3. Money. The domination of money and credit in nearly all aspects of modern societies arrangements introduces systemic weaknesses. Basically it makes society a 'monoculture' of money. Back when Western societies had multiple competing methods of getting things done - 'gift economies', trading services for services (no I'm not talking only about barter), etc it meant that financial booms and busts and speculation were limited to devastating a smaller segment of the population. Now that everything has been given over to the 'marketization' of exchanges between humans it can bring down entire societies. The spread of money has increased certain kinds of efficiency for decision-making but at the cost of resiliency.


There was a time when I thought under-developed nations's people were greatly disadvantaged by living on less than a dollar a day. Now I see it as a strength. Were these 3rd world societies to take on the sole method of exchange that the developed world does it would also be taking on the developed world's prone-ness to systemic financial risk and ruin that was not of their own making.


4. The above has occurred in government as well. Centralizing power in money and governing has increased the systemic risk to society as a whole. Just witness how two factions - the Tea Party Republicans and Obama democrats - are able to hold an entire nation hostage over arguments about how to treat debt and repayment of financial obligations. If there were serious multiple centers of power in the U.S. besides the duopoly of Wash. D.C. and Wall Street it would be much harder to pull shenanigans like this off.



Those are just a few of my current thoughts on the subject. I'm not convinced just yet that the West is fascist. For one thing I'm not sure the West will be able to pay for what it takes to maintain a Fascist regime for the long haul. Heck...it may not even be able to pay for it much longer in the short run either.



Curious to see what other people think.



I might repost my short blurb on this subject I put in my PPF simply to open it up for others comments.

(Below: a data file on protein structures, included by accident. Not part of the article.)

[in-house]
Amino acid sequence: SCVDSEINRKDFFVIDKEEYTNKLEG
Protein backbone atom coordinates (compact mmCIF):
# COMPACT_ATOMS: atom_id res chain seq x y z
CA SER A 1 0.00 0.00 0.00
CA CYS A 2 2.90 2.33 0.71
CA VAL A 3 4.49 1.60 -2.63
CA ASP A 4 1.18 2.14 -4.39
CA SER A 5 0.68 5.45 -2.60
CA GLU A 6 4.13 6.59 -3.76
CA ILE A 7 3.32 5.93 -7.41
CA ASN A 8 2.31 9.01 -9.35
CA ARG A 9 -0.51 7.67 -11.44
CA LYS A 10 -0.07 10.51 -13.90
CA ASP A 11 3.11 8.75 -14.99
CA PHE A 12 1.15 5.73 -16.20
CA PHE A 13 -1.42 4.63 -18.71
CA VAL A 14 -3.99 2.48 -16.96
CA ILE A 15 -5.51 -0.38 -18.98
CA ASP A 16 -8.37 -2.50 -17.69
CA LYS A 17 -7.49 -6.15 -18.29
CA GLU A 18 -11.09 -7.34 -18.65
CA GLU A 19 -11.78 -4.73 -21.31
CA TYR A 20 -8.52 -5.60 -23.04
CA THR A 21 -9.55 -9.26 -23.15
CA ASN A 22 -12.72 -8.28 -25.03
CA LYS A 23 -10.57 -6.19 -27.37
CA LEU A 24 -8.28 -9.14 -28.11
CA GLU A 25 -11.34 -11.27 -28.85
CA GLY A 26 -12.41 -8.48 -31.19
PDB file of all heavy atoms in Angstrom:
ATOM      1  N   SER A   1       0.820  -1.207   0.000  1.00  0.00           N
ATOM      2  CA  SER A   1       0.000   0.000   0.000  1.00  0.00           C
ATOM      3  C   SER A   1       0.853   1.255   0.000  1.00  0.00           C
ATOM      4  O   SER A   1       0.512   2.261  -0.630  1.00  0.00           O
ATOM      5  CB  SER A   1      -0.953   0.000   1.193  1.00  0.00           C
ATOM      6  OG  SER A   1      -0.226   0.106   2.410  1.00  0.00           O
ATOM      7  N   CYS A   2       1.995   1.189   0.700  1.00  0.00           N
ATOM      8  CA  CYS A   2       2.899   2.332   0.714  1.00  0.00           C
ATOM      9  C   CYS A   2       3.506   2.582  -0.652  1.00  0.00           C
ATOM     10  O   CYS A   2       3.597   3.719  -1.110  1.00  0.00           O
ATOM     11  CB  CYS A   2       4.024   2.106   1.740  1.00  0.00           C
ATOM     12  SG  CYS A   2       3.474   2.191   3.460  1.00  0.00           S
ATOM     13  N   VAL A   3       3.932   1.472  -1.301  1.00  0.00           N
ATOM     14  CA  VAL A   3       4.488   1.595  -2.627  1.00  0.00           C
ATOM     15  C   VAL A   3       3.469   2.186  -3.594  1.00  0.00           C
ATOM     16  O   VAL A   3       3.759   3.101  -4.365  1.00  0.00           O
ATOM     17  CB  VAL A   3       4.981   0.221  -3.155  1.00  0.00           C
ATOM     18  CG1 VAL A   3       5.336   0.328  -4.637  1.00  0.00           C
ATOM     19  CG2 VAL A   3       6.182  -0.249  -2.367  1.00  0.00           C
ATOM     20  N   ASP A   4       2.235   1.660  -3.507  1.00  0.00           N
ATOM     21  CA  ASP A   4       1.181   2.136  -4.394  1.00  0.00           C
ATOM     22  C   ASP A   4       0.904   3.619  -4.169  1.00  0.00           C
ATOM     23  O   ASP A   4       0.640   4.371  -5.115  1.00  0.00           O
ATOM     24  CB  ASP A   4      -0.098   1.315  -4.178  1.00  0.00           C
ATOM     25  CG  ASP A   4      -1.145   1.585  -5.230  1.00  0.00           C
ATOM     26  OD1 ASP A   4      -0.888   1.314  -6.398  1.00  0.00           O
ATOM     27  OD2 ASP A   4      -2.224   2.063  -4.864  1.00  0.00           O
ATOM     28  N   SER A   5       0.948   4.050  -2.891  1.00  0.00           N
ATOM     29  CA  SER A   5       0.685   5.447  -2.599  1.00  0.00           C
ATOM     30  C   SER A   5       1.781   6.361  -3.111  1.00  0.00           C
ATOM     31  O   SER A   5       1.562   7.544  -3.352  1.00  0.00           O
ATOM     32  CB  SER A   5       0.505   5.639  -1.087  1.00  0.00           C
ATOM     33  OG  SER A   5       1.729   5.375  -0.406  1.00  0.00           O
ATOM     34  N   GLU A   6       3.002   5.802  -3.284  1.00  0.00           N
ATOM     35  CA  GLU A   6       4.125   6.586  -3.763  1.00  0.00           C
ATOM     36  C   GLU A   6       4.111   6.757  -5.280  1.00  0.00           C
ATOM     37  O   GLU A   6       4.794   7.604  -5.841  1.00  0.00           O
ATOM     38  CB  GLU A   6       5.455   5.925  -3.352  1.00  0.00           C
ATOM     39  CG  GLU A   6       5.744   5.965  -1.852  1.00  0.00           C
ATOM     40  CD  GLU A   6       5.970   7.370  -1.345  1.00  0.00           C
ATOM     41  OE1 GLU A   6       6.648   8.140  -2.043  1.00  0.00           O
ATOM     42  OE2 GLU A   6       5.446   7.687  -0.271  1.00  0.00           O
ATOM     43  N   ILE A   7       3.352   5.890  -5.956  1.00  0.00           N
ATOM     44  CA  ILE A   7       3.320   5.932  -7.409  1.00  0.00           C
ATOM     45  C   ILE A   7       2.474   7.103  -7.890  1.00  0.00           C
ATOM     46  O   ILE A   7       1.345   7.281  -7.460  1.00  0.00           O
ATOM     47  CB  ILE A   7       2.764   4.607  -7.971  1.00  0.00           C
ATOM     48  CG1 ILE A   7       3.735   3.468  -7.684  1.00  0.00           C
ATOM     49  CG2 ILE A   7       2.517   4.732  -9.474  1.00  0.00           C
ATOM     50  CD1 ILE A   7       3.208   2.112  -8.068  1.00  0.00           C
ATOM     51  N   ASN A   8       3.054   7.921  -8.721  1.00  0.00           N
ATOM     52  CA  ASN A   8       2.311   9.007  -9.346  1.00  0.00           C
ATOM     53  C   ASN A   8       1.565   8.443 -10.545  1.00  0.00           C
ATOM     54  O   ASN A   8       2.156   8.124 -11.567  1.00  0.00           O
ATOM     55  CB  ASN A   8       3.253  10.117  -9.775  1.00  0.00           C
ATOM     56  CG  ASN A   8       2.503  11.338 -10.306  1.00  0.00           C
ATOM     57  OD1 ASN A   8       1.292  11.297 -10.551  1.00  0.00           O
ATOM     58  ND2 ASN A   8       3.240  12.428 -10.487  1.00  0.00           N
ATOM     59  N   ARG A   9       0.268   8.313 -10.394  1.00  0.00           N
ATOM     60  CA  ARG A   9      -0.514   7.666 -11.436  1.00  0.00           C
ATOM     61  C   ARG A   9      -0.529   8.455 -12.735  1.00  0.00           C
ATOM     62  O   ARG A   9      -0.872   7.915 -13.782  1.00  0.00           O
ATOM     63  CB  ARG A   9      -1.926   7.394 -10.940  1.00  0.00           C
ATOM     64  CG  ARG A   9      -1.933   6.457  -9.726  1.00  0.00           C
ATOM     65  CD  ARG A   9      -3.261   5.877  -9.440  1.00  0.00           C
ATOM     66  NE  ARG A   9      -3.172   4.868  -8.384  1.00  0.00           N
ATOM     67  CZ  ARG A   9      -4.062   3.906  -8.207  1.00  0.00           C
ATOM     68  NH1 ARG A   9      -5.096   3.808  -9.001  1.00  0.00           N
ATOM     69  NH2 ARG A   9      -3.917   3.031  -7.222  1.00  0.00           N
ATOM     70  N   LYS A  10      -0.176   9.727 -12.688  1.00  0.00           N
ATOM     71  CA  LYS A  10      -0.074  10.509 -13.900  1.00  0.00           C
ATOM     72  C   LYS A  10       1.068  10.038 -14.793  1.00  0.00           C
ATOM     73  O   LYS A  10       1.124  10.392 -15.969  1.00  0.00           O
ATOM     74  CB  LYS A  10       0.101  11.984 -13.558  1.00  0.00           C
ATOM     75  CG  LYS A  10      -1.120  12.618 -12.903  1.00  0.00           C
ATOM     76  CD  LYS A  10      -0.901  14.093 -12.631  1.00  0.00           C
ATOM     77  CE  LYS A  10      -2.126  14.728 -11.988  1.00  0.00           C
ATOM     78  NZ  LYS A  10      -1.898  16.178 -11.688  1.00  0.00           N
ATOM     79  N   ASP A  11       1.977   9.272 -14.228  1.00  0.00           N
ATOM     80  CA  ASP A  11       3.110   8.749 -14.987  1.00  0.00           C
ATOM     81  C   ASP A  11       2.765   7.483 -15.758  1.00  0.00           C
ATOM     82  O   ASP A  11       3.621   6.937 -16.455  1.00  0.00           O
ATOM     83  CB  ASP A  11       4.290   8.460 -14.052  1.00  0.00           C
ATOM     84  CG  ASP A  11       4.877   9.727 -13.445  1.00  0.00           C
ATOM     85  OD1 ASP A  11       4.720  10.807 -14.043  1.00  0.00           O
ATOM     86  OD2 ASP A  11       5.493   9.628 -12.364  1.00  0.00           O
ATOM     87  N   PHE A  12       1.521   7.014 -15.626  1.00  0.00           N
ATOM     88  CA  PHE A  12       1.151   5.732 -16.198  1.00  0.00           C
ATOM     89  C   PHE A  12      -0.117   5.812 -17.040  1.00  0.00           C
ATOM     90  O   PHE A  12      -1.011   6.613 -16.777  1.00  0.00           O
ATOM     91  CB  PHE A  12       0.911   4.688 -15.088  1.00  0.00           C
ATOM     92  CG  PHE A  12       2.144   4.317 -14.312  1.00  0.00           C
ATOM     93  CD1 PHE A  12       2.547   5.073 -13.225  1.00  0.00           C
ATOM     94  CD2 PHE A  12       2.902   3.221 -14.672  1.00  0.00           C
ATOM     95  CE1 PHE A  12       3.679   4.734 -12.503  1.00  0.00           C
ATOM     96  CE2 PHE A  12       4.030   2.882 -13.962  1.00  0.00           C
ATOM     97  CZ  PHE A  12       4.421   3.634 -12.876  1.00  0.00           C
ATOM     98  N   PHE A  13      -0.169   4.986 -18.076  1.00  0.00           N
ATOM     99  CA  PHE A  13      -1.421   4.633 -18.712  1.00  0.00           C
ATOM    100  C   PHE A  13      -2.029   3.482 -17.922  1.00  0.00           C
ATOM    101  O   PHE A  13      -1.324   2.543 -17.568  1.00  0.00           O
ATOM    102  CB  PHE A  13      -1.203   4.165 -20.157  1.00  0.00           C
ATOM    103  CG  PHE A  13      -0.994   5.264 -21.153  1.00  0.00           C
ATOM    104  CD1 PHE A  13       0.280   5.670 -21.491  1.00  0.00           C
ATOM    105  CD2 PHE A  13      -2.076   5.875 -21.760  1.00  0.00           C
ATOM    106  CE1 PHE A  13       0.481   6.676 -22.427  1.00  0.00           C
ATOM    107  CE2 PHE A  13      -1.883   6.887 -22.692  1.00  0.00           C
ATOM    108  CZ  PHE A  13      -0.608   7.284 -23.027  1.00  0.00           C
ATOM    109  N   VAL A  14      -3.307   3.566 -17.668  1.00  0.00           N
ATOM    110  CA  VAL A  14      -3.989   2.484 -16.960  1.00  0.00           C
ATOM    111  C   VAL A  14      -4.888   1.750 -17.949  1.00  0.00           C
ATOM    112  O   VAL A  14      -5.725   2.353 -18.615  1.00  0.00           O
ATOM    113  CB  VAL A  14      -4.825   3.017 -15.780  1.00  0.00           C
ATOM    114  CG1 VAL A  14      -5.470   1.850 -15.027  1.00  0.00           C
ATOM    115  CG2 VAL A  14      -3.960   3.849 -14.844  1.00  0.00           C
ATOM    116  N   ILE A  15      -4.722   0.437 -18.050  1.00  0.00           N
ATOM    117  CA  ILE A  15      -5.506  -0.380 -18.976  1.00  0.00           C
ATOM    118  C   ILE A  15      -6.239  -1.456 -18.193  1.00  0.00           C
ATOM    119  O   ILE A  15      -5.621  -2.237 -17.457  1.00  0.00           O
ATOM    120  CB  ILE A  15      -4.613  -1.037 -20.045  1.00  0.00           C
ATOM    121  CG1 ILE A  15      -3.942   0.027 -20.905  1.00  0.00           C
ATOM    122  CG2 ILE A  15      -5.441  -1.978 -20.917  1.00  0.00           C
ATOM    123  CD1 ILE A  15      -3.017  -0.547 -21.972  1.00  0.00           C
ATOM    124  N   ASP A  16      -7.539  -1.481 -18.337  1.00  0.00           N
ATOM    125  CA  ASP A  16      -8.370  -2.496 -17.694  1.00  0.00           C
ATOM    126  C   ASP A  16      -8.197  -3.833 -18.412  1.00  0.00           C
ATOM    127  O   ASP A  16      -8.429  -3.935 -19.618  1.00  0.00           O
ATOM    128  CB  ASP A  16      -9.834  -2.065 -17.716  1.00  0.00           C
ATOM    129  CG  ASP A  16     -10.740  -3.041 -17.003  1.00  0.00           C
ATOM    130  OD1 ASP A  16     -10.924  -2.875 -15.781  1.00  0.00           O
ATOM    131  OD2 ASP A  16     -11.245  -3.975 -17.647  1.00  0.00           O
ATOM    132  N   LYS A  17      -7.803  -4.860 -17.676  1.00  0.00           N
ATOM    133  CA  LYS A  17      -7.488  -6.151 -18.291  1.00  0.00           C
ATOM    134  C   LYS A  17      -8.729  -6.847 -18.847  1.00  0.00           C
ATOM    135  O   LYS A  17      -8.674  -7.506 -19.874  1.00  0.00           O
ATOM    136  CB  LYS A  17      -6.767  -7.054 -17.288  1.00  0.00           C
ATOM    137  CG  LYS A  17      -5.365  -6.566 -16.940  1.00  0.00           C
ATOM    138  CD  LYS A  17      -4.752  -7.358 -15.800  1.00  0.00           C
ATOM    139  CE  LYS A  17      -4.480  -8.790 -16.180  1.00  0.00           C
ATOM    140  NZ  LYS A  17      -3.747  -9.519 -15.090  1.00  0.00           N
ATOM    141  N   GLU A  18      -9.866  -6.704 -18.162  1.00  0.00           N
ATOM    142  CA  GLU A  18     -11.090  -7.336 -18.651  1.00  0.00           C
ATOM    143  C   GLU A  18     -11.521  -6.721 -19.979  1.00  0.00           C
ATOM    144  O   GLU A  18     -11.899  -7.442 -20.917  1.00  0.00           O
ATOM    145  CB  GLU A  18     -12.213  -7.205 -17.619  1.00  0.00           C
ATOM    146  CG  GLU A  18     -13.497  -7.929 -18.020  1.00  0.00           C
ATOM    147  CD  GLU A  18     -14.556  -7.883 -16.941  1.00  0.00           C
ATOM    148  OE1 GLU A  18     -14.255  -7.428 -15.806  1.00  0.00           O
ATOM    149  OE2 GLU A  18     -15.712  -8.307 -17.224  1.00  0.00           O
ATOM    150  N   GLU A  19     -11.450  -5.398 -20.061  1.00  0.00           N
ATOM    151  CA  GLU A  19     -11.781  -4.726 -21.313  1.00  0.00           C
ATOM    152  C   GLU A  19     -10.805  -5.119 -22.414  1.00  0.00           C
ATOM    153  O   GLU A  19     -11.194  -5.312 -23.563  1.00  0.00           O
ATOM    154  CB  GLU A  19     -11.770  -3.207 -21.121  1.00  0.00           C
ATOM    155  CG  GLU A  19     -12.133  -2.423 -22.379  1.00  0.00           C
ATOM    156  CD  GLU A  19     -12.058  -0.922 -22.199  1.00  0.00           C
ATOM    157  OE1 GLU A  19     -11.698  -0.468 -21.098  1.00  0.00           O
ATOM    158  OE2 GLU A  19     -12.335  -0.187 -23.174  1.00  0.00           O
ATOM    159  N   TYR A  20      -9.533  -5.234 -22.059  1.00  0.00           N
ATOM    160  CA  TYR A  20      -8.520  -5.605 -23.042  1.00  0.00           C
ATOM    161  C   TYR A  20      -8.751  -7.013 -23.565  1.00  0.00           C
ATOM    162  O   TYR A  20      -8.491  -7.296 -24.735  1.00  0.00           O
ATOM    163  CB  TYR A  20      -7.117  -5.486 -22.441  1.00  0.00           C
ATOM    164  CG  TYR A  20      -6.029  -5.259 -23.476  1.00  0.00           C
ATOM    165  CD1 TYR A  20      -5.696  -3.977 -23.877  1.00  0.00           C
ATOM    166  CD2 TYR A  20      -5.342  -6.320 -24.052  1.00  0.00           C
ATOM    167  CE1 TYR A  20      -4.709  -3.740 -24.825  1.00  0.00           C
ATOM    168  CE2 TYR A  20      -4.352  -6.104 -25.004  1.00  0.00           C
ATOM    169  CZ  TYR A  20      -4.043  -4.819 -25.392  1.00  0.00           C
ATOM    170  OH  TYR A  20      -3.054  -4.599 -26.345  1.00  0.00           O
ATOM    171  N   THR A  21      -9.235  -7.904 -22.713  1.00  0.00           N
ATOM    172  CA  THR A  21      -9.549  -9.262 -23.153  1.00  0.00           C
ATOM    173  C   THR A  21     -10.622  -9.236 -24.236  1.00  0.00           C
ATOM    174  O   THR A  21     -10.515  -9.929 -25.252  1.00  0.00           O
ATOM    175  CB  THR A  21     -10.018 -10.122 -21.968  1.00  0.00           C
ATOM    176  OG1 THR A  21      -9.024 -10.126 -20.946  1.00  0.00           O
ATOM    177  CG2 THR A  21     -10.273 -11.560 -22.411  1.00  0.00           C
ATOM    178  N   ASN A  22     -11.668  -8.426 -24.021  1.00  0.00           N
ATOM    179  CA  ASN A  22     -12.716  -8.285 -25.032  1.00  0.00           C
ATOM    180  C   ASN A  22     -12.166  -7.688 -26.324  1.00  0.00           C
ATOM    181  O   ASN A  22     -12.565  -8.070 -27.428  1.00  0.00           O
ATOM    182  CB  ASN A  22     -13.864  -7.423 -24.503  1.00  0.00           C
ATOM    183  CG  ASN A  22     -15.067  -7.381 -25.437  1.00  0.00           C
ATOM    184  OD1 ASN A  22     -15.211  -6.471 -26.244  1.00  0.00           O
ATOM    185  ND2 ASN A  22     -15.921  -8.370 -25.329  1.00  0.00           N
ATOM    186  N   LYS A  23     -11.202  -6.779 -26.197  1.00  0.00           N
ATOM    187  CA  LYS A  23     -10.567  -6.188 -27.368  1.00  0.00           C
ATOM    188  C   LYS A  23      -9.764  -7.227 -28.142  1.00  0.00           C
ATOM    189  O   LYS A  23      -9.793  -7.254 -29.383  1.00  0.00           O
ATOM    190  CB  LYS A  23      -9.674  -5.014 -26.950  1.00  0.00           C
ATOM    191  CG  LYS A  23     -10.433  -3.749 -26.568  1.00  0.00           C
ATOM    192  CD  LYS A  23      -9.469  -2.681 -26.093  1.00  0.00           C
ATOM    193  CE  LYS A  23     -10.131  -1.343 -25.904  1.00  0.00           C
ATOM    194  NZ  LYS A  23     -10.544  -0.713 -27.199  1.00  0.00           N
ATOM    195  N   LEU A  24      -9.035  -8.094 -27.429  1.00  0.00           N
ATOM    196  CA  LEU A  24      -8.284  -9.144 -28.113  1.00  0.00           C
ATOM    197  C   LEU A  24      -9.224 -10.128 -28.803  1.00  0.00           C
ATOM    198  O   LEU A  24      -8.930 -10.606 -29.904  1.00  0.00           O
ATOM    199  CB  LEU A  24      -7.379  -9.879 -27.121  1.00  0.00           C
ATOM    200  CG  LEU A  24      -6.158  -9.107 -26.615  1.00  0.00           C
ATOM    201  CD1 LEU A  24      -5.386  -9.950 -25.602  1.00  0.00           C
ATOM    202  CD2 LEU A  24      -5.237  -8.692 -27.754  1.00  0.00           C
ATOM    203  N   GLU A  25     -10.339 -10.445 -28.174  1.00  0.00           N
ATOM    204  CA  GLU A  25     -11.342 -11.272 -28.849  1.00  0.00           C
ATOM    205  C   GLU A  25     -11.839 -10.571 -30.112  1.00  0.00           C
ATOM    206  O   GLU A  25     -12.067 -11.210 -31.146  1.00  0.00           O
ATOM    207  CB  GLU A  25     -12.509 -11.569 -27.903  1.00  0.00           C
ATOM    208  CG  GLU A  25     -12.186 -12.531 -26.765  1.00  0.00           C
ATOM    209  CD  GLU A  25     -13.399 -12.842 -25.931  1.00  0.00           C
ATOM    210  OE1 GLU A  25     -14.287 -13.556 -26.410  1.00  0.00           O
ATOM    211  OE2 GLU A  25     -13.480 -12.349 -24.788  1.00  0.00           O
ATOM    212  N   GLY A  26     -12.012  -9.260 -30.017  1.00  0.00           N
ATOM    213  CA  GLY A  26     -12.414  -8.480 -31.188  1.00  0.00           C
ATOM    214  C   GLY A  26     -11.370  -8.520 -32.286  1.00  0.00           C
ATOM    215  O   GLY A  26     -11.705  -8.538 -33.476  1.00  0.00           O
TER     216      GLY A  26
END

In the Buddha's Words - On sale

17 October 2013 - 12:00 PM

Just wanted to give a head's up for any TTB that owns a Kindle.


Amazon has the following:



In the Buddha's Words: An Anthology of Discourses from the Pali Cannon on sale today for $3. I own the physical book and it's thick so you're getting a rather large selection of suttas from each section of the Pali Canon. It's a good buy folks! Like having AccesstoInsight.com on the go even when you don't have access to the internet.



http://www.amazon.co...e buddhas words

U.G. Krishnamurti - the Mystique of Thinking and Thought

13 October 2013 - 10:21 AM

Thought I would share this YouTube vid given by U.G. Krishnamurti. He says a lot of interesting things about thought, thinking, space-time, science, Descarte's I Think Therefore I Am and most of all - what he calls The Mystique of Enlightenment - which is the title of the Youtube vid. Ever since I discovered him several years ago I'd been interested in some of the things he said.


I love his critique of Descarte and of people wedded to thinking in general (or as J.K. Rowling calls them - muggles). Imo this YouTube vid could just as well be (and far more accurately) titled The Mystique of Thinking and Opinions - since that's the discourse he keeps coming back to over and over and over in the interview.



Wanted to mention U.G. discusses the scientific search for the Higgs-Boson particle and science in general.